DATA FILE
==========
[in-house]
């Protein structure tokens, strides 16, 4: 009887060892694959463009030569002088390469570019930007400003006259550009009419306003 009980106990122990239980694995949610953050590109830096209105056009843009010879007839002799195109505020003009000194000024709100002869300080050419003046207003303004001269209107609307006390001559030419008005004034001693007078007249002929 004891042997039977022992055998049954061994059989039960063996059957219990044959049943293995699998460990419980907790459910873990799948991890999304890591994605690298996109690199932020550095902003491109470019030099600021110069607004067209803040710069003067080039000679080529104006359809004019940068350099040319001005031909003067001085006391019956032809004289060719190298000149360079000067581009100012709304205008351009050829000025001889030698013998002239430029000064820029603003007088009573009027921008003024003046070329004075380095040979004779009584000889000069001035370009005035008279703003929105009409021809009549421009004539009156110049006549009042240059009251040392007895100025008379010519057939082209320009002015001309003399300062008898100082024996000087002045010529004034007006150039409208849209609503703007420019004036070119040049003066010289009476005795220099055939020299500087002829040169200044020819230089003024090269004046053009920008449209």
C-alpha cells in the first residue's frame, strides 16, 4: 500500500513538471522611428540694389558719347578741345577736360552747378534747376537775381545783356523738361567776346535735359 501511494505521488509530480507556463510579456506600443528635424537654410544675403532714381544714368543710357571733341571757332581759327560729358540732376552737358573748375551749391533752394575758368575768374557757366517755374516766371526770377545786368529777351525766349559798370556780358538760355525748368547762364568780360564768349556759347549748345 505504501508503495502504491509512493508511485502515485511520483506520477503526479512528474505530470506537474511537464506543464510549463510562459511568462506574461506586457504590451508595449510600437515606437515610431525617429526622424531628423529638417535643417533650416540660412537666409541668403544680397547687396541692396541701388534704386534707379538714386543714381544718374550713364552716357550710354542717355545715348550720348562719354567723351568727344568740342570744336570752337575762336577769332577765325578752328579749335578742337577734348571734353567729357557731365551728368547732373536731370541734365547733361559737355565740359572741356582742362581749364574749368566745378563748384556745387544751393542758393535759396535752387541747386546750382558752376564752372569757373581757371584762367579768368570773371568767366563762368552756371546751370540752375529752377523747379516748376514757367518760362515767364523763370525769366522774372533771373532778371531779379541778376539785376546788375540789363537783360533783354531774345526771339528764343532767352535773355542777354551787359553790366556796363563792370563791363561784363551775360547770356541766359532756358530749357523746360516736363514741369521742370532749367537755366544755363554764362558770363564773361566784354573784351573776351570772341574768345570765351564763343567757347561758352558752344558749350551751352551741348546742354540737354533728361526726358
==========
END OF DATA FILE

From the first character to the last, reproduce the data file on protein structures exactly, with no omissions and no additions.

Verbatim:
[in-house]
């Protein structure tokens, strides 16, 4: 009887060892694959463009030569002088390469570019930007400003006259550009009419306003 009980106990122990239980694995949610953050590109830096209105056009843009010879007839002799195109505020003009000194000024709100002869300080050419003046207003303004001269209107609307006390001559030419008005004034001693007078007249002929 004891042997039977022992055998049954061994059989039960063996059957219990044959049943293995699998460990419980907790459910873990799948991890999304890591994605690298996109690199932020550095902003491109470019030099600021110069607004067209803040710069003067080039000679080529104006359809004019940068350099040319001005031909003067001085006391019956032809004289060719190298000149360079000067581009100012709304205008351009050829000025001889030698013998002239430029000064820029603003007088009573009027921008003024003046070329004075380095040979004779009584000889000069001035370009005035008279703003929105009409021809009549421009004539009156110049006549009042240059009251040392007895100025008379010519057939082209320009002015001309003399300062008898100082024996000087002045010529004034007006150039409208849209609503703007420019004036070119040049003066010289009476005795220099055939020299500087002829040169200044020819230089003024090269004046053009920008449209």
C-alpha cells in the first residue's frame, strides 16, 4: 500500500513538471522611428540694389558719347578741345577736360552747378534747376537775381545783356523738361567776346535735359 501511494505521488509530480507556463510579456506600443528635424537654410544675403532714381544714368543710357571733341571757332581759327560729358540732376552737358573748375551749391533752394575758368575768374557757366517755374516766371526770377545786368529777351525766349559798370556780358538760355525748368547762364568780360564768349556759347549748345 505504501508503495502504491509512493508511485502515485511520483506520477503526479512528474505530470506537474511537464506543464510549463510562459511568462506574461506586457504590451508595449510600437515606437515610431525617429526622424531628423529638417535643417533650416540660412537666409541668403544680397547687396541692396541701388534704386534707379538714386543714381544718374550713364552716357550710354542717355545715348550720348562719354567723351568727344568740342570744336570752337575762336577769332577765325578752328579749335578742337577734348571734353567729357557731365551728368547732373536731370541734365547733361559737355565740359572741356582742362581749364574749368566745378563748384556745387544751393542758393535759396535752387541747386546750382558752376564752372569757373581757371584762367579768368570773371568767366563762368552756371546751370540752375529752377523747379516748376514757367518760362515767364523763370525769366522774372533771373532778371531779379541778376539785376546788375540789363537783360533783354531774345526771339528764343532767352535773355542777354551787359553790366556796363563792370563791363561784363551775360547770356541766359532756358530749357523746360516736363514741369521742370532749367537755366544755363554764362558770363564773361566784354573784351573776351570772341574768345570765351564763343567757347561758352558752344558749350551751352551741348546742354540737354533728361526726358